Prime Minister Manuel Valls stated that “we must combat the discourse of the Muslim Brotherhood in our country, we must combat Salafist groups in our neighborhoods.”
“We need to help Muslims who don’t support being confused by such discourse. Not only with jihadists, not only with terrorists, but also with fundamentalism, conservatism, radicalism,” he stated.
When asked how he would combat such groups, Valls responded: “By the law, by the police, by intelligence services. Many things are done. A religion cannot impose its discourse in our neighborhoods.”
The denunciation of Salafism, even if it is primarily quietest and hostile toward jihadism, is very common, especially as the ultra-Orthodox movement influenced by Saudi Wahhabism has gained ground in mosques, present in over 100 (out of 2,300) today.
The Muslim Brotherhood is less common today at the highest state level. The group is at once reformist as well as being conservative. It is engaged in both the political and social sectors, as well as being represented by the Union of Muslim Organizations of France (UOIF) and embodied by Tariq Ramadan, grandson of the Muslim Brotherhood’s founder Hassan el-Banna.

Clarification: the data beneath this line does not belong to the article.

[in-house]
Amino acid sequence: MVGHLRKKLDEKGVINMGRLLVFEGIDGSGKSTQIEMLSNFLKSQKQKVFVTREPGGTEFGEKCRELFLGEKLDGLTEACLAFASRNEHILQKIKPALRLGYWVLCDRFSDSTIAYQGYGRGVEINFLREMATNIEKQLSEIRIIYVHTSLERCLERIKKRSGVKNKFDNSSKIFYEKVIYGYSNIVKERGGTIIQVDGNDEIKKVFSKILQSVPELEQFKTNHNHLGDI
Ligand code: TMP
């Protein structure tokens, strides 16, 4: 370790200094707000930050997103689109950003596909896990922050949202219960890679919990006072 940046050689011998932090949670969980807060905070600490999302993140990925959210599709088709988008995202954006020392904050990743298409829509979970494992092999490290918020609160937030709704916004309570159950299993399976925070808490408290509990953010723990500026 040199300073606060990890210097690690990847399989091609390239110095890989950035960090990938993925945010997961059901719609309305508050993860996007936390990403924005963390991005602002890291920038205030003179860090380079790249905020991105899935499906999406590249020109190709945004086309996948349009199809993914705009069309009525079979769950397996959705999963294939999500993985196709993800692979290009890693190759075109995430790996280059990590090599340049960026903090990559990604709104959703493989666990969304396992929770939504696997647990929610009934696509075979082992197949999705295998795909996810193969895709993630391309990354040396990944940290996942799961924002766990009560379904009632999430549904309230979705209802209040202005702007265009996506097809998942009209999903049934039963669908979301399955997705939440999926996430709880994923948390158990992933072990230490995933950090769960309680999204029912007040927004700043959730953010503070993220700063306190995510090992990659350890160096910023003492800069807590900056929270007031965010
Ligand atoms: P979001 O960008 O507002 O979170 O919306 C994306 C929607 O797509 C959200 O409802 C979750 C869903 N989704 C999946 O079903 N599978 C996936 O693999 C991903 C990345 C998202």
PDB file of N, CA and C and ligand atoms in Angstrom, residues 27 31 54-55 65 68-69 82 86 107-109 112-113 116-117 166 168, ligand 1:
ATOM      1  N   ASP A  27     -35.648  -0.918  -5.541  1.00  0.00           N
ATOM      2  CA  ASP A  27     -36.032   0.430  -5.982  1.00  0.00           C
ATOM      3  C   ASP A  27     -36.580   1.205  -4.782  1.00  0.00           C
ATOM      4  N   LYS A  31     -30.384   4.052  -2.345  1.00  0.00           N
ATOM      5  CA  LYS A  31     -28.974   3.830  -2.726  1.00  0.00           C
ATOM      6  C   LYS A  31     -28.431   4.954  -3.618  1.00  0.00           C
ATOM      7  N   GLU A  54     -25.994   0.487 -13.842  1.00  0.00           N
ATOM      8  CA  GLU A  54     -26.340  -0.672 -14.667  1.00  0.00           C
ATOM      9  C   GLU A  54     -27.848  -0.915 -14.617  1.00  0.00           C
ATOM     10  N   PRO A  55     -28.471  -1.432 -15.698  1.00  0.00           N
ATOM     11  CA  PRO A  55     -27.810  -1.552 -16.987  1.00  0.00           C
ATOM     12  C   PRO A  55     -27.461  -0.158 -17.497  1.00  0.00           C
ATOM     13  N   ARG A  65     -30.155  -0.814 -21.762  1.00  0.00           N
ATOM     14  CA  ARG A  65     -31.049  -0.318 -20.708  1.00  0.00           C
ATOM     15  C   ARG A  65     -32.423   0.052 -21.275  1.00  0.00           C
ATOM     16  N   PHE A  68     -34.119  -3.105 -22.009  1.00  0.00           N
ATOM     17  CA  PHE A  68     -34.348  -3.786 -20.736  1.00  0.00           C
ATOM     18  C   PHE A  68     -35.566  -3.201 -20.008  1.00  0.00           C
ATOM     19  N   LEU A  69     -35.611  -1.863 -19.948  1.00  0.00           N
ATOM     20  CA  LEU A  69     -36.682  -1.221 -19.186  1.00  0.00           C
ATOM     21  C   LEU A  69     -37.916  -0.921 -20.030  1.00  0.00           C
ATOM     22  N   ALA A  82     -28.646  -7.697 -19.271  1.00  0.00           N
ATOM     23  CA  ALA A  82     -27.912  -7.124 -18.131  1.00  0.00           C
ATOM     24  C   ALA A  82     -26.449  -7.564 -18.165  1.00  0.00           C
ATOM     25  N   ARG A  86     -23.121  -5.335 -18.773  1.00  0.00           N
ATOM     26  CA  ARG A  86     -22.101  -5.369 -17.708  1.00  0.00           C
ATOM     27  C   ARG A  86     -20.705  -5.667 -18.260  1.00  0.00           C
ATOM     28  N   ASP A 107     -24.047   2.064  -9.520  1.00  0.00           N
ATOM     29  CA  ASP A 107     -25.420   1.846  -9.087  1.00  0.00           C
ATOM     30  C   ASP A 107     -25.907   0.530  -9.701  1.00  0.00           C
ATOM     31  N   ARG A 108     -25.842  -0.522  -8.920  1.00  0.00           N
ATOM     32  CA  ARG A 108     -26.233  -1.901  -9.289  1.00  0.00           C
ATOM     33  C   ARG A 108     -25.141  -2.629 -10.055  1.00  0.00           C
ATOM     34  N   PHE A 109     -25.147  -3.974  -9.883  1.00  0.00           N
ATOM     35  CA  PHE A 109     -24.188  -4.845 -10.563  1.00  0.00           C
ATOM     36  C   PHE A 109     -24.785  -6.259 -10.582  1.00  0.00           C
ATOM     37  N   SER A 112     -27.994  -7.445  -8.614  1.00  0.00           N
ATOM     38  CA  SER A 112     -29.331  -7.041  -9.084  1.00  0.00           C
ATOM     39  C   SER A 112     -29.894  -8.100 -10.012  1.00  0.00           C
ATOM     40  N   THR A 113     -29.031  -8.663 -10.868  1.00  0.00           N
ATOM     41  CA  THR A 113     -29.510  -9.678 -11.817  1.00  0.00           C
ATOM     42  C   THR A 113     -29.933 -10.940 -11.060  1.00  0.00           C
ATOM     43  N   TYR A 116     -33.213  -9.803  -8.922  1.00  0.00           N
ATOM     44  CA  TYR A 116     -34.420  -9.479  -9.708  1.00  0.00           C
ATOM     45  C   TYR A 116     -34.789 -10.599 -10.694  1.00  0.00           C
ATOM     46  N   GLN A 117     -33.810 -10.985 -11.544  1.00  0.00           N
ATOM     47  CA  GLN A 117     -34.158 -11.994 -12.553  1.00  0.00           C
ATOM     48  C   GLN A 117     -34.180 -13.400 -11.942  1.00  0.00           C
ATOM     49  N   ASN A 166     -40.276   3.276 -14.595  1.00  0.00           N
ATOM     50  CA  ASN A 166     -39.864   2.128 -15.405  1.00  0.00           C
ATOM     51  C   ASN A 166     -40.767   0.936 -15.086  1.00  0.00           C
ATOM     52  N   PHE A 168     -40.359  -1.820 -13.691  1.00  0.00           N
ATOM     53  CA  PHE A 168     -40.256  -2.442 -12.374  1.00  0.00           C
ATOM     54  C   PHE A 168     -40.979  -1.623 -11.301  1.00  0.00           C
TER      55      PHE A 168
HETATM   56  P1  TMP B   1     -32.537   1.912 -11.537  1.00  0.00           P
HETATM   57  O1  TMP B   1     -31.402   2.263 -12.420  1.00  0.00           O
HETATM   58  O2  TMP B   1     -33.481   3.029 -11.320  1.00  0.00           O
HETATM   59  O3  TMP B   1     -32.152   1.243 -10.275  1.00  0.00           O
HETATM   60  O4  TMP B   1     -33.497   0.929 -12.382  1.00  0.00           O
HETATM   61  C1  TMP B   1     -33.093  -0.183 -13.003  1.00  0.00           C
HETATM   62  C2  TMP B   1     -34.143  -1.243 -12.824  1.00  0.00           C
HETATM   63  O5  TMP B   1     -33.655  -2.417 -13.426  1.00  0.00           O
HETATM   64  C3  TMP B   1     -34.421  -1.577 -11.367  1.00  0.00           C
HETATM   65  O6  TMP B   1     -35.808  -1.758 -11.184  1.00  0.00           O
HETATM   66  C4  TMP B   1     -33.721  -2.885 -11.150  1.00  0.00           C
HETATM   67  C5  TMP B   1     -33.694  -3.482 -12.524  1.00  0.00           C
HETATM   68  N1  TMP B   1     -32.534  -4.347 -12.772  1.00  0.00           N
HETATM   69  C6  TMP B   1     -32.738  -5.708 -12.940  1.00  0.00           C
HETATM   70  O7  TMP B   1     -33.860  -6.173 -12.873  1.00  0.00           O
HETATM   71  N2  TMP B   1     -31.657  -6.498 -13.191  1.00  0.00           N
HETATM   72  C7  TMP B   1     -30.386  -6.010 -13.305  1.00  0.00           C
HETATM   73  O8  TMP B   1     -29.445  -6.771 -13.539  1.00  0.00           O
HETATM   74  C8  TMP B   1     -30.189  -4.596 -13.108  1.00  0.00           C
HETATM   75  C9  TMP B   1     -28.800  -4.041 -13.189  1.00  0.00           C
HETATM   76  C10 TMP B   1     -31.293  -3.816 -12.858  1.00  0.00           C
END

The liberal imam of Bordeaux Tareq Oubrou is also a member. With over 250 associations, the UOIF is one of the principal Islamic organizations in France. It oversees the first Muslim school under contract by the state (Averroès, in Lille), which has recently been accused of fostering an “Islamist” ideology among its students. The UOIF also organizes the largest annual gathering of Muslims in the West, which boasts over 100,000 attendees annually, and whose guest list is monitored by the authorities.